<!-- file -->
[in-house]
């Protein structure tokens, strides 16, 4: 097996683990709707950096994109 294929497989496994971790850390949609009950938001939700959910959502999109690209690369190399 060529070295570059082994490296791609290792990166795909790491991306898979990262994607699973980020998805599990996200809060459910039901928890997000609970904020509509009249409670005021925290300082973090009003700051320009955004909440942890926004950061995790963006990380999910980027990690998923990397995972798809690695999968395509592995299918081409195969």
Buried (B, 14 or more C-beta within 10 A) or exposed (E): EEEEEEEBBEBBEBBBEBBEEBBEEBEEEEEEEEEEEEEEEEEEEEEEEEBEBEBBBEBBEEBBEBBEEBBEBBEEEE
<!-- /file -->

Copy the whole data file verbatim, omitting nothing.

[in-house]
């Protein structure tokens, strides 16, 4: 097996683990709707950096994109 294929497989496994971790850390949609009950938001939700959910959502999109690209690369190399 060529070295570059082994490296791609290792990166795909790491991306898979990262994607699973980020998805599990996200809060459910039901928890997000609970904020509509009249409670005021925290300082973090009003700051320009955004909440942890926004950061995790963006990380999910980027990690998923990397995972798809690695999968395509592995299918081409195969």
Buried (B, 14 or more C-beta within 10 A) or exposed (E): EEEEEEEBBEBBEBBBEBBEEBBEEBEEEEEEEEEEEEEEEEEEEEEEEEBEBEBBBEBBEEBBEBBEEBBEBBEEEE